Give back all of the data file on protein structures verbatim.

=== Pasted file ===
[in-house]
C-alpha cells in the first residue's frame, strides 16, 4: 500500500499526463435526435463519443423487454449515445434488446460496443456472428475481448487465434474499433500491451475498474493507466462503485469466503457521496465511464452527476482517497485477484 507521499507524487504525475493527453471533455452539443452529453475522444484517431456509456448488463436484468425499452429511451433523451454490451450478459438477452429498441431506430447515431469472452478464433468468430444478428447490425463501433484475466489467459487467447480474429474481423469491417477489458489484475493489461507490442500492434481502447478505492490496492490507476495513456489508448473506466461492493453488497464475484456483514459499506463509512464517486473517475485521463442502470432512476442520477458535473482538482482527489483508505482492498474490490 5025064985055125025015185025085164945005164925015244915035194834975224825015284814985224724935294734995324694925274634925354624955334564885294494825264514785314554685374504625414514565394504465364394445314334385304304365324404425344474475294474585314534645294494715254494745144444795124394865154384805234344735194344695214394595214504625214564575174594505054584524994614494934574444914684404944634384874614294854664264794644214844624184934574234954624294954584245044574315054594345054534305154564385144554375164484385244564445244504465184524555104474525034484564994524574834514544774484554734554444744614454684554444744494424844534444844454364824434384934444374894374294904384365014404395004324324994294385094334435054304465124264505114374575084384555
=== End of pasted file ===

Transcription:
[in-house]
C-alpha cells in the first residue's frame, strides 16, 4: 500500500499526463435526435463519443423487454449515445434488446460496443456472428475481448487465434474499433500491451475498474493507466462503485469466503457521496465511464452527476482517497485477484 507521499507524487504525475493527453471533455452539443452529453475522444484517431456509456448488463436484468425499452429511451433523451454490451450478459438477452429498441431506430447515431469472452478464433468468430444478428447490425463501433484475466489467459487467447480474429474481423469491417477489458489484475493489461507490442500492434481502447478505492490496492490507476495513456489508448473506466461492493453488497464475484456483514459499506463509512464517486473517475485521463442502470432512476442520477458535473482538482482527489483508505482492498474490490 5025064985055125025015185025085164945005164925015244915035194834975224825015284814985224724935294734995324694925274634925354624955334564885294494825264514785314554685374504625414514565394504465364394445314334385304304365324404425344474475294474585314534645294494715254494745144444795124394865154384805234344735194344695214394595214504625214564575174594505054584524994614494934574444914684404944634384874614294854664264794644214844624184934574234954624294954584245044574315054594345054534305154564385144554375164484385244564445244504465184524555104474525034484564994524574834514544774484554734554444744614454684554444744494424844534444844454364824434384934444374894374294904384365014404395004324324994294385094334435054304465124264505114374575084384555